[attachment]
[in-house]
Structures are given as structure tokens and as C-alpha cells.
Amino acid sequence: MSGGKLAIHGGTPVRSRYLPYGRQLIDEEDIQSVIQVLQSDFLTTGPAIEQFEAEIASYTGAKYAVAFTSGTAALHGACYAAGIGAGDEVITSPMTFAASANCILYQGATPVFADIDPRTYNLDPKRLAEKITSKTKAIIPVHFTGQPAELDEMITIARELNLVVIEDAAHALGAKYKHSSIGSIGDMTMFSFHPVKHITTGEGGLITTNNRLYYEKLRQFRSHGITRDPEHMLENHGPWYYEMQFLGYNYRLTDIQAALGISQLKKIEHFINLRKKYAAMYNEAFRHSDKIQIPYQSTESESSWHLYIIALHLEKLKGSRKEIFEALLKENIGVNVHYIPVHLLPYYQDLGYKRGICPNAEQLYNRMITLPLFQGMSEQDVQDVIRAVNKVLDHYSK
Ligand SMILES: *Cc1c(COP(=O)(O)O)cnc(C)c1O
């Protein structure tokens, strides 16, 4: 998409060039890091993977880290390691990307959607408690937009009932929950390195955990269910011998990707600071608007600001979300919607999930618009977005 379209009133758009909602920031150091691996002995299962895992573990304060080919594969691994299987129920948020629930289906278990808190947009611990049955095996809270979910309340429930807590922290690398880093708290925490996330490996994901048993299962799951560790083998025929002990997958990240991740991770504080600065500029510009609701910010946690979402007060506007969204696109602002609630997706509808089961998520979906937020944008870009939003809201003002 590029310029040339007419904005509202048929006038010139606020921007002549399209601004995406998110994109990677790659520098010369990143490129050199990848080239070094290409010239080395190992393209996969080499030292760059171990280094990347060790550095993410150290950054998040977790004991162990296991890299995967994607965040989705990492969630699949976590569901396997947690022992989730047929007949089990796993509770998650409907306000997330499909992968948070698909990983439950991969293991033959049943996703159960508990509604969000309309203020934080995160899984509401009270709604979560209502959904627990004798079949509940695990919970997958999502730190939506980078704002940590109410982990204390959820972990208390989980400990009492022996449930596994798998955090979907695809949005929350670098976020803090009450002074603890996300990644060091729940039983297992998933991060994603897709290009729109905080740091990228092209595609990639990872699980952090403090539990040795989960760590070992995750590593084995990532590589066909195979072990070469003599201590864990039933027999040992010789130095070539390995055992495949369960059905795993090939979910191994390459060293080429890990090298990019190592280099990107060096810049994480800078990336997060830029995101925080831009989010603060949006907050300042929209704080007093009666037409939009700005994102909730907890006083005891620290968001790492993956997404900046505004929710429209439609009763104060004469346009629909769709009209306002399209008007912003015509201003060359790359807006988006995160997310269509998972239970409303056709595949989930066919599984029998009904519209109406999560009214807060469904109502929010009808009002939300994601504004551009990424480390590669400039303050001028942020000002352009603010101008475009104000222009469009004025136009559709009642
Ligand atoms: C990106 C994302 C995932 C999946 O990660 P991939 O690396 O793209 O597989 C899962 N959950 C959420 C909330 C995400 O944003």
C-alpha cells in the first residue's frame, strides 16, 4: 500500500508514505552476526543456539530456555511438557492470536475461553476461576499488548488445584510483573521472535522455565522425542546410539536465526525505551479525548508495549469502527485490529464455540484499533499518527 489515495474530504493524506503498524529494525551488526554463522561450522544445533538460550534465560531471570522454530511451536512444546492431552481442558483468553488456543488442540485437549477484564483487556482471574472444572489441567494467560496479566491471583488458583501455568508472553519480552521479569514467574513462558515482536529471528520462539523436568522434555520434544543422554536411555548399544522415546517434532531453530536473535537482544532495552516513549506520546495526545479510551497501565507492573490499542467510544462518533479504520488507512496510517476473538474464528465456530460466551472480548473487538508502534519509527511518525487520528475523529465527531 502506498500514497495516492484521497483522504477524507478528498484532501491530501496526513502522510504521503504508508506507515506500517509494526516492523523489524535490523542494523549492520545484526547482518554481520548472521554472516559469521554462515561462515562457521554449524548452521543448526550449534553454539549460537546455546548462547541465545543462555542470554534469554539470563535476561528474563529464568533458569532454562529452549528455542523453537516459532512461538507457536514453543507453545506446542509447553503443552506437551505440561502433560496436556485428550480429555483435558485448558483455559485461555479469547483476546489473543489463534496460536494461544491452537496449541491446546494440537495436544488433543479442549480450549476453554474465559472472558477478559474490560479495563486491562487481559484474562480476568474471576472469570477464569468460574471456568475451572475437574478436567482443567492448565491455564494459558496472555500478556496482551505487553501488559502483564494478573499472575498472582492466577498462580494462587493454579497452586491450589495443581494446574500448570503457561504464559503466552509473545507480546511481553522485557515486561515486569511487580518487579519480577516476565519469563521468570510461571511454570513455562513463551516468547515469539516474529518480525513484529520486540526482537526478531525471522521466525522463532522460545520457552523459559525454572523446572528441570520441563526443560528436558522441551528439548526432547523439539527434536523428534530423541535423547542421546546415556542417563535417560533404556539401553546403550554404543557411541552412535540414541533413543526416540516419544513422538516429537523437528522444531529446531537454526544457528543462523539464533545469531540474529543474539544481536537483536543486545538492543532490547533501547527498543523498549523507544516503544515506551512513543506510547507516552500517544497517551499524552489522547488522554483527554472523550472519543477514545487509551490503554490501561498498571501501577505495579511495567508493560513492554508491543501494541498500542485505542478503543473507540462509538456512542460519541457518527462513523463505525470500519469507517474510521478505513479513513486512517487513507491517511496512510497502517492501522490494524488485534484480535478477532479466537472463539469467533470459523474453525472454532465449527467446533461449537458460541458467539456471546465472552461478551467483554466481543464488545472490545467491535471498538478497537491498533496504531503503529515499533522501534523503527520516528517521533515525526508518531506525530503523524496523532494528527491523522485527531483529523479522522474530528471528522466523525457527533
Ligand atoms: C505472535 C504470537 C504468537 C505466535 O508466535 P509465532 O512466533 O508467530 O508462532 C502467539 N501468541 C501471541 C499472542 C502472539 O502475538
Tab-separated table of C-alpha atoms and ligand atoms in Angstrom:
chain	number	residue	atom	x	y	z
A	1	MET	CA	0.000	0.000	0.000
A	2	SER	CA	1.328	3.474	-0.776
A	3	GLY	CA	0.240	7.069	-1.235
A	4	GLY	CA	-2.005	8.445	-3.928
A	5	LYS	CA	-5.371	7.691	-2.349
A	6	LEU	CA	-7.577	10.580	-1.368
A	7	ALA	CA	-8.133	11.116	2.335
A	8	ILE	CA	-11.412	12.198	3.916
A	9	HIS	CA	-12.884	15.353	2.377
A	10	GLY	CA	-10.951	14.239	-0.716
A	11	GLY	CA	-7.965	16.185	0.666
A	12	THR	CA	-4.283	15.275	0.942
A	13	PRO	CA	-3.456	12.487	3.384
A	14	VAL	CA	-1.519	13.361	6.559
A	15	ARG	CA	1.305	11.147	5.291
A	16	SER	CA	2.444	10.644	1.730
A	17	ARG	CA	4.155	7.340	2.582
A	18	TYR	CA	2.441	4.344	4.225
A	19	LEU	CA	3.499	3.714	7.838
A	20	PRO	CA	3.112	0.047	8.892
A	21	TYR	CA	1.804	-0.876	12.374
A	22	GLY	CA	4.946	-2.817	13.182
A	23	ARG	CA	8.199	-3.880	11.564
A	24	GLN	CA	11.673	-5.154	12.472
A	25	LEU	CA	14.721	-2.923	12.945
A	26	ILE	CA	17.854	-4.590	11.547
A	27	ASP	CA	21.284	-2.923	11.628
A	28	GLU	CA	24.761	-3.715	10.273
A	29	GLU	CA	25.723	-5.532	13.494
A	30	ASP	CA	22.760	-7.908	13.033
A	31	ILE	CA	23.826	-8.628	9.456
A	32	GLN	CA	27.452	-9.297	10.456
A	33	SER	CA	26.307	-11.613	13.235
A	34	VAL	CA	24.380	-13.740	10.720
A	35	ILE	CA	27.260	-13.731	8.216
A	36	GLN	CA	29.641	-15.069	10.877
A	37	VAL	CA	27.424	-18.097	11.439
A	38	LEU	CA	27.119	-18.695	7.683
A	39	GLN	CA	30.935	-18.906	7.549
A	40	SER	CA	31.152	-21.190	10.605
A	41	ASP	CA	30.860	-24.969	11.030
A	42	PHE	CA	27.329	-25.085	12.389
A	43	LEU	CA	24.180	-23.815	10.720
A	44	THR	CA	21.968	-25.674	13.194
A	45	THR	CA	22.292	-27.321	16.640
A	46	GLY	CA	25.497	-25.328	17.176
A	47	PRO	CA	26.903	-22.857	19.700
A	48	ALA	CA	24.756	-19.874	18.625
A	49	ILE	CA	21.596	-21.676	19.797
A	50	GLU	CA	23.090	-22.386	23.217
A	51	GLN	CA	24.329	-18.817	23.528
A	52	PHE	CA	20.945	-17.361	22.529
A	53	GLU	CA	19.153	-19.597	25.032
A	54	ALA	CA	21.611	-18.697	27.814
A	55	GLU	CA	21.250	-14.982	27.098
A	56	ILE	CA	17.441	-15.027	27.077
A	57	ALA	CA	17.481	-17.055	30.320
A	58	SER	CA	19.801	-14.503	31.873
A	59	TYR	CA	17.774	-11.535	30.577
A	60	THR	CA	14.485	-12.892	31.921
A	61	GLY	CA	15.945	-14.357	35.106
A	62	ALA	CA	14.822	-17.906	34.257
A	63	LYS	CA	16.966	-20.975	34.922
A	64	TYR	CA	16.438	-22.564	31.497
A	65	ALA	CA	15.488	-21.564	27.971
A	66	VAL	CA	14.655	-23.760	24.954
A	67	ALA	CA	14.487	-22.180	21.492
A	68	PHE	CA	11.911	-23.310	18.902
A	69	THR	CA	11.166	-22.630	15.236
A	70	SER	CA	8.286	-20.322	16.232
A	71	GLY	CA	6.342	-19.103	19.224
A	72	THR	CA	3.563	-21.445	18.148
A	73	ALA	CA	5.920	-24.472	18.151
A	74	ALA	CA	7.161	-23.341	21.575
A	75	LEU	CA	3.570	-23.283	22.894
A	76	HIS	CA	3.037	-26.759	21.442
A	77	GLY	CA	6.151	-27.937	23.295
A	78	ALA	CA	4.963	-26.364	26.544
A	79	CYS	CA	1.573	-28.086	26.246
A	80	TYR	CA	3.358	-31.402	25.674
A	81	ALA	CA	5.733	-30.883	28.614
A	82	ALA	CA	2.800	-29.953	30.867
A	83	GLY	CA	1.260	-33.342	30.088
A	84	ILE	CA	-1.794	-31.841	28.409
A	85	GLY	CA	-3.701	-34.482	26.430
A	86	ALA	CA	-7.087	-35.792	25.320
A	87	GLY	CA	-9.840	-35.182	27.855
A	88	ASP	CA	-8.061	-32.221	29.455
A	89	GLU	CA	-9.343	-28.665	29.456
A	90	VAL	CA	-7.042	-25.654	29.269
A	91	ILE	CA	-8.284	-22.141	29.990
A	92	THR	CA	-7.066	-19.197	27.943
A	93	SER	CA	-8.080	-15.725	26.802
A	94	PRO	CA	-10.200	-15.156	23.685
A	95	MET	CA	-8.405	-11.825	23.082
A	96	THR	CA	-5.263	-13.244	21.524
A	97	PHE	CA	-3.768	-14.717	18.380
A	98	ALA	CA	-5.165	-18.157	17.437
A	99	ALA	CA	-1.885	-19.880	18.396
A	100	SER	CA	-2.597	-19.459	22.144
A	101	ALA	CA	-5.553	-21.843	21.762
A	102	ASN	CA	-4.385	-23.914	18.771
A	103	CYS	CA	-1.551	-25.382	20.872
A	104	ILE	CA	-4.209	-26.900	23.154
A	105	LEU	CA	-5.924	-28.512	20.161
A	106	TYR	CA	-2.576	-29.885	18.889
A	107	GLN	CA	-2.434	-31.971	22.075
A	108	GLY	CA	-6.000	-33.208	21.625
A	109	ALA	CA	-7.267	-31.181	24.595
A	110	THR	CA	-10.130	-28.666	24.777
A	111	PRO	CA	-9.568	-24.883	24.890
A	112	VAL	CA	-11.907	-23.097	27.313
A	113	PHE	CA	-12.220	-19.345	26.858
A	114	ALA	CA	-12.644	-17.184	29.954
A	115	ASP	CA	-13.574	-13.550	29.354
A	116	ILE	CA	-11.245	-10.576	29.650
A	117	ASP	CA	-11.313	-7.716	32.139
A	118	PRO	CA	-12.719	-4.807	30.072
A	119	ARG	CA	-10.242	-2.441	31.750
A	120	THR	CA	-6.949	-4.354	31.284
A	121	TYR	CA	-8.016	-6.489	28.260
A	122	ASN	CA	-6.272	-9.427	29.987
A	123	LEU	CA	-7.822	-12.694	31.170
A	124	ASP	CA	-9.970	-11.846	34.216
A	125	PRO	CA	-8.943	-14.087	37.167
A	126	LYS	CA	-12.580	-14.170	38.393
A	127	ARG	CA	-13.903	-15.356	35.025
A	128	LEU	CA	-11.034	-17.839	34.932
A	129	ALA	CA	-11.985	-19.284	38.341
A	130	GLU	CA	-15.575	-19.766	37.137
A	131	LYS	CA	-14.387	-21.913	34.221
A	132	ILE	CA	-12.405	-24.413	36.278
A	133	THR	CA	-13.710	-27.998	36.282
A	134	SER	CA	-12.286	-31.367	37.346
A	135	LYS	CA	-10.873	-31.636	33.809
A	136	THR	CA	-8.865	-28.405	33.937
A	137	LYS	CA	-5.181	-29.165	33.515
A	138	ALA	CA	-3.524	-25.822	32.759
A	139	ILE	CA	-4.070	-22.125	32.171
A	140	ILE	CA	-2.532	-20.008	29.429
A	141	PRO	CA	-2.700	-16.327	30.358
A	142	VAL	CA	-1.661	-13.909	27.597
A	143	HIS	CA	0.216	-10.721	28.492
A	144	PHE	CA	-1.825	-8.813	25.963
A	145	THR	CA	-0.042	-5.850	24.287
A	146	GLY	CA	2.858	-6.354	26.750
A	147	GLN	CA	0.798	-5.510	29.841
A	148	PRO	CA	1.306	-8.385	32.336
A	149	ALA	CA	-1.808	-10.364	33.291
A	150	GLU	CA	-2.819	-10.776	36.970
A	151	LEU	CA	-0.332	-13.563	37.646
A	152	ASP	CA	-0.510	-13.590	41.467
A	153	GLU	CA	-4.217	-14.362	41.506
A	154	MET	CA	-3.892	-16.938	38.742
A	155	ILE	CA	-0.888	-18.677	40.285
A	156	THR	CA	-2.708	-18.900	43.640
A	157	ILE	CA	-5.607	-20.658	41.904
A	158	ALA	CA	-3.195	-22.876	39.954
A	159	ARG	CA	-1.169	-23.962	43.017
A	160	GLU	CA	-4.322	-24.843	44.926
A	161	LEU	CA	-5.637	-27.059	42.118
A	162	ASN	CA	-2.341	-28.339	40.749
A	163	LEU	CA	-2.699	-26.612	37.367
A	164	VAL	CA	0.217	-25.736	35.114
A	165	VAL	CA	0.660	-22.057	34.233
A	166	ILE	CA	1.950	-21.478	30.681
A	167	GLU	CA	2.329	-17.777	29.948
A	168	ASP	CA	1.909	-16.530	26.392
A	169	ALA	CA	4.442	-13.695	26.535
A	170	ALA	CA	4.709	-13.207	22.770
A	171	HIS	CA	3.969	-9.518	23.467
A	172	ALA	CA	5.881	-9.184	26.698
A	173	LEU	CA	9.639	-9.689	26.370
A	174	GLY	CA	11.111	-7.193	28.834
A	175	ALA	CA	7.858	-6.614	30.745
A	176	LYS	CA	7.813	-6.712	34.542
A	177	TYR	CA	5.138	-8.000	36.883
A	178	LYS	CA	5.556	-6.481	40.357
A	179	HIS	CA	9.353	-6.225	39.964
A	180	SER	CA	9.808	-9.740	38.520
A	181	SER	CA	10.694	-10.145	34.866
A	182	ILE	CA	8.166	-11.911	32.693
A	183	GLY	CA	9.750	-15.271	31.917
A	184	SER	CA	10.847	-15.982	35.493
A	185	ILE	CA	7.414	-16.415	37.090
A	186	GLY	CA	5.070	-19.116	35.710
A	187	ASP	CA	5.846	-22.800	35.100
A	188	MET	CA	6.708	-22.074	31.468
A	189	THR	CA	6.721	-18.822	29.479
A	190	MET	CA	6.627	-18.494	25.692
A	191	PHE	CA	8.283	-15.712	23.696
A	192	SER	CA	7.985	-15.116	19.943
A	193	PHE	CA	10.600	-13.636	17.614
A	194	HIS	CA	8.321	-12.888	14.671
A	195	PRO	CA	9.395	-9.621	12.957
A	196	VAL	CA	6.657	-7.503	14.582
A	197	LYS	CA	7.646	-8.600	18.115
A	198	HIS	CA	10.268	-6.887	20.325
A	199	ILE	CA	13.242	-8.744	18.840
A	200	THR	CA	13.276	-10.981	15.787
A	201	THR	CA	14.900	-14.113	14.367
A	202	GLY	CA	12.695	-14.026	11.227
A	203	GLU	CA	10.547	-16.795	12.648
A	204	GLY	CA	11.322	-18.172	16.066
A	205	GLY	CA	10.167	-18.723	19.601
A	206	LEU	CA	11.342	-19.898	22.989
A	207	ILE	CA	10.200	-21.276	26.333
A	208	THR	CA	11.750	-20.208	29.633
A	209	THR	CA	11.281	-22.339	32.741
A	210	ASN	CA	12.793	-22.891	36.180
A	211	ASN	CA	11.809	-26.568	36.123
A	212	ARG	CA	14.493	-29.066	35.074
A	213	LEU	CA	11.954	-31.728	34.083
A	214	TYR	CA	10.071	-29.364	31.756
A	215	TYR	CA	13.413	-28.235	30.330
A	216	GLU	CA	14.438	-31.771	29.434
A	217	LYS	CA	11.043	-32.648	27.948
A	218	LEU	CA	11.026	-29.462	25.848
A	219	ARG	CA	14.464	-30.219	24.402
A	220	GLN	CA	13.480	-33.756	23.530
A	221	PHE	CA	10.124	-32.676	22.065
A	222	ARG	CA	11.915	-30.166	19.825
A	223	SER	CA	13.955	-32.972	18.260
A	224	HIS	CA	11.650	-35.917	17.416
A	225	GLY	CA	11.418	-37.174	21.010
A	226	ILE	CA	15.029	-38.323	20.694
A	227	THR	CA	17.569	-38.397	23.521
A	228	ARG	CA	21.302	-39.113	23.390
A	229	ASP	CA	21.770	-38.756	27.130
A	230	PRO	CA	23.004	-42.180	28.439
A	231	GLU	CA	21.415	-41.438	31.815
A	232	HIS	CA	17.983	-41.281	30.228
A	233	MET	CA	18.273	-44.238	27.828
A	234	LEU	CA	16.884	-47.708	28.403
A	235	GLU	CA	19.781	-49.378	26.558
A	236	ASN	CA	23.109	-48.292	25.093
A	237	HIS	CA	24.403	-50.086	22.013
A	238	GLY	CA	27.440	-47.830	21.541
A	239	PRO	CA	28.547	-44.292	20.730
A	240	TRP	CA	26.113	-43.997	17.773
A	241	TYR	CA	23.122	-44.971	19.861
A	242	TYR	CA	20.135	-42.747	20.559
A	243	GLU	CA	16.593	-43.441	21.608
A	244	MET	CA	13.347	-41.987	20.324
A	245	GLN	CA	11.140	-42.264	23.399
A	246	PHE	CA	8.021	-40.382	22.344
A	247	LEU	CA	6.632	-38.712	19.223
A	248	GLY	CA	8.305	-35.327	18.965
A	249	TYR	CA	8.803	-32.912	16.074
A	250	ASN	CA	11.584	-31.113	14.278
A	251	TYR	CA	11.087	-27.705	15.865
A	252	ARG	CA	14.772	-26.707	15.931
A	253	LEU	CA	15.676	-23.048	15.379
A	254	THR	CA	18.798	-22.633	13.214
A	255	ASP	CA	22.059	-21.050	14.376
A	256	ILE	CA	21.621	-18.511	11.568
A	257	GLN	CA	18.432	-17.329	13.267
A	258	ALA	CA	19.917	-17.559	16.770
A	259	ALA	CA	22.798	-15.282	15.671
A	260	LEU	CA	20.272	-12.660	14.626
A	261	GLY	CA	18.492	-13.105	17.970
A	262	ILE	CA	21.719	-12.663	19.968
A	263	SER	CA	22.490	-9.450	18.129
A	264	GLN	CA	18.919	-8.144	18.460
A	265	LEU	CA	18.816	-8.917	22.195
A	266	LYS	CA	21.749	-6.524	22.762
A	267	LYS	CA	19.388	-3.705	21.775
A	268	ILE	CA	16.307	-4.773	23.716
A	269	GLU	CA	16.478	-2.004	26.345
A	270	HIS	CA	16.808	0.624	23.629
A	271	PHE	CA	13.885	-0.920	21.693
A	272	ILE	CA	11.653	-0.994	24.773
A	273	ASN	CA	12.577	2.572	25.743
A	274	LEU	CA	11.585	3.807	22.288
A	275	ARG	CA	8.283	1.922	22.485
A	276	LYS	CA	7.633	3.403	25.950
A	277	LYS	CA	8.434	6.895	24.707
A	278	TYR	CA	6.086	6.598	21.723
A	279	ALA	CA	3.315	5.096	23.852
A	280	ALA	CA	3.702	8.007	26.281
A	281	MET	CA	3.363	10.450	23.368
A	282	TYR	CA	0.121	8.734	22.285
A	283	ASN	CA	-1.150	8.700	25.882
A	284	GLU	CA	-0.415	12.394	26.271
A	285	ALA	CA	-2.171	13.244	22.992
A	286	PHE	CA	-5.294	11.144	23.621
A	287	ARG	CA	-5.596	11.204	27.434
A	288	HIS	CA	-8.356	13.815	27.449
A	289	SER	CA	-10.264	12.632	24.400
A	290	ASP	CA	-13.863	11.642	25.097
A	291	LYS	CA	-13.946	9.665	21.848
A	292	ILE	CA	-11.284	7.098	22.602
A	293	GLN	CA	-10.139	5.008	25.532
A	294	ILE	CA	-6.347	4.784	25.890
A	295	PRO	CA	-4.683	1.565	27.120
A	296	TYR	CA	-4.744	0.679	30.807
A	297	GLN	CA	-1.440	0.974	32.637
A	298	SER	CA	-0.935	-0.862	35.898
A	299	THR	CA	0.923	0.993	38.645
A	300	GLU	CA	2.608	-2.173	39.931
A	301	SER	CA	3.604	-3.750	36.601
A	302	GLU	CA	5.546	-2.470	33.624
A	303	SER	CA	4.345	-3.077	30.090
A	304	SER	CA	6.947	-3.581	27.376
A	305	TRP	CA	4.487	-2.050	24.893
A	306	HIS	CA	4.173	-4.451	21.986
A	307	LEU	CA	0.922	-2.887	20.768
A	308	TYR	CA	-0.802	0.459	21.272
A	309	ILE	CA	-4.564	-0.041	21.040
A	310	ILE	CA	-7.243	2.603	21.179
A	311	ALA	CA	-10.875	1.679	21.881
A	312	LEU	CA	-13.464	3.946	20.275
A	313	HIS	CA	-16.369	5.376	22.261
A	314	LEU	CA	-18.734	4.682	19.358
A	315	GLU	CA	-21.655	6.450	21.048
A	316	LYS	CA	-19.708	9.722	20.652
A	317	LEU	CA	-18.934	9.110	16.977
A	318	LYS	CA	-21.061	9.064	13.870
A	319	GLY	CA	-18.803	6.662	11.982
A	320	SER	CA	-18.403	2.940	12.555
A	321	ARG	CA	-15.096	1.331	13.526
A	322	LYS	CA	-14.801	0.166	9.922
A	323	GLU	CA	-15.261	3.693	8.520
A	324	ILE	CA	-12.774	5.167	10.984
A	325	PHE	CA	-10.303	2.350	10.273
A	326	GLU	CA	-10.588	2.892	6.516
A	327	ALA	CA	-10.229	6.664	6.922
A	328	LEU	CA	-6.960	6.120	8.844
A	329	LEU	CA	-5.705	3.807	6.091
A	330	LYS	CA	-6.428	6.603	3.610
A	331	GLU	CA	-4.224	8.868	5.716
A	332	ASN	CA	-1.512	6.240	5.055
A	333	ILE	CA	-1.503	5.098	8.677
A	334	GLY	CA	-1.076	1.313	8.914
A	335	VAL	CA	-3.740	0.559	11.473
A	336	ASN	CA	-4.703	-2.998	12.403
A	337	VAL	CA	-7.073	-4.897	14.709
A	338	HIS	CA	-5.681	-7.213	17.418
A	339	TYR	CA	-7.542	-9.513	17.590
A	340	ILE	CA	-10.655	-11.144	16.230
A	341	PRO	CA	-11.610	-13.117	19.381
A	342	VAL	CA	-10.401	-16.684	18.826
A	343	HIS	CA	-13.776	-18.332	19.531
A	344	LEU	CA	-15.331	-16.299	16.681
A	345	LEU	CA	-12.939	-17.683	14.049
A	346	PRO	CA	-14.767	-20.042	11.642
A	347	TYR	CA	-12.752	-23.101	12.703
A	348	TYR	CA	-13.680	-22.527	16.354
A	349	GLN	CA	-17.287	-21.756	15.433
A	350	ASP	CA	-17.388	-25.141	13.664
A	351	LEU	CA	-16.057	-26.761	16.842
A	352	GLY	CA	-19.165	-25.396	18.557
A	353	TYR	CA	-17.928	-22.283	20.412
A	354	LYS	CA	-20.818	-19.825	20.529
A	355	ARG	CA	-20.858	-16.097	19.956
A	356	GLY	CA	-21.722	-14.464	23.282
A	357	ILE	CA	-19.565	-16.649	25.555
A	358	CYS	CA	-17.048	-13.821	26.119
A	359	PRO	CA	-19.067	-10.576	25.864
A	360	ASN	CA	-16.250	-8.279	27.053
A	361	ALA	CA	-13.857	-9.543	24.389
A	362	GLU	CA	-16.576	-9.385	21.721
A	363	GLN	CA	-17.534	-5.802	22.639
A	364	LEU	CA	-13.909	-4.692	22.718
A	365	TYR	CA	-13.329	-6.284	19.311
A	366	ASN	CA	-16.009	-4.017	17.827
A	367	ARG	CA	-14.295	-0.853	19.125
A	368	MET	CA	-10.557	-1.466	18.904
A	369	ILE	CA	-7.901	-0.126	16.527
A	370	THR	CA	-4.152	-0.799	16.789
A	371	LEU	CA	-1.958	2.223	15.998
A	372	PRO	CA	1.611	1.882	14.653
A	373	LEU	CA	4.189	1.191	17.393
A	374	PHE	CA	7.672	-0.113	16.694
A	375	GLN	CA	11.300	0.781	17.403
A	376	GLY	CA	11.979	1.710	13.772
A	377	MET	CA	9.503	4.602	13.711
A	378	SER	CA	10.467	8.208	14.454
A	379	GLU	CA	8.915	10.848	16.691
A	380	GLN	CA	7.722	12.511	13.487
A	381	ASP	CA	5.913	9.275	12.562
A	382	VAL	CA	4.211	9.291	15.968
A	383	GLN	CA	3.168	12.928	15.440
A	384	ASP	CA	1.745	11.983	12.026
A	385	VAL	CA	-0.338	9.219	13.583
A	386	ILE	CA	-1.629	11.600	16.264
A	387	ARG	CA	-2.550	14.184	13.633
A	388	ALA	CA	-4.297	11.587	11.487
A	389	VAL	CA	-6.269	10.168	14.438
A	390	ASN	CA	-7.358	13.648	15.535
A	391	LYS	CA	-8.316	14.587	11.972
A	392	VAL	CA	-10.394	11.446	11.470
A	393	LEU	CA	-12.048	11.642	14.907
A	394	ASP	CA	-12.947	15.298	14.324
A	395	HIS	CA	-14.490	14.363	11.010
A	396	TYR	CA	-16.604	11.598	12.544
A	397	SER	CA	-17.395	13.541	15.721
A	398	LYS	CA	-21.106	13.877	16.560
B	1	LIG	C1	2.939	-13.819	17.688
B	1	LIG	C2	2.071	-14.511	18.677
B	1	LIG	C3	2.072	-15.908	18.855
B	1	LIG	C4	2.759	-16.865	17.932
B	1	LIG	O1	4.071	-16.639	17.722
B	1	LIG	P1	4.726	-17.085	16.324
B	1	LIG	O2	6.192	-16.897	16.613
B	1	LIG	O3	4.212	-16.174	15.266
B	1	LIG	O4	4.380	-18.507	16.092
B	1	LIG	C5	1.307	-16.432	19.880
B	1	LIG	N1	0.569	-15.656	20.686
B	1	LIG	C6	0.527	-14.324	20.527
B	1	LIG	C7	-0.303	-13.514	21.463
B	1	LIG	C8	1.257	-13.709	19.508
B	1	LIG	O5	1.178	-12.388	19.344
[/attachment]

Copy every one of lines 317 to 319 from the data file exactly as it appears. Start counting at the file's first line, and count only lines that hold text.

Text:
A	307	LEU	CA	0.922	-2.887	20.768
A	308	TYR	CA	-0.802	0.459	21.272
A	309	ILE	CA	-4.564	-0.041	21.040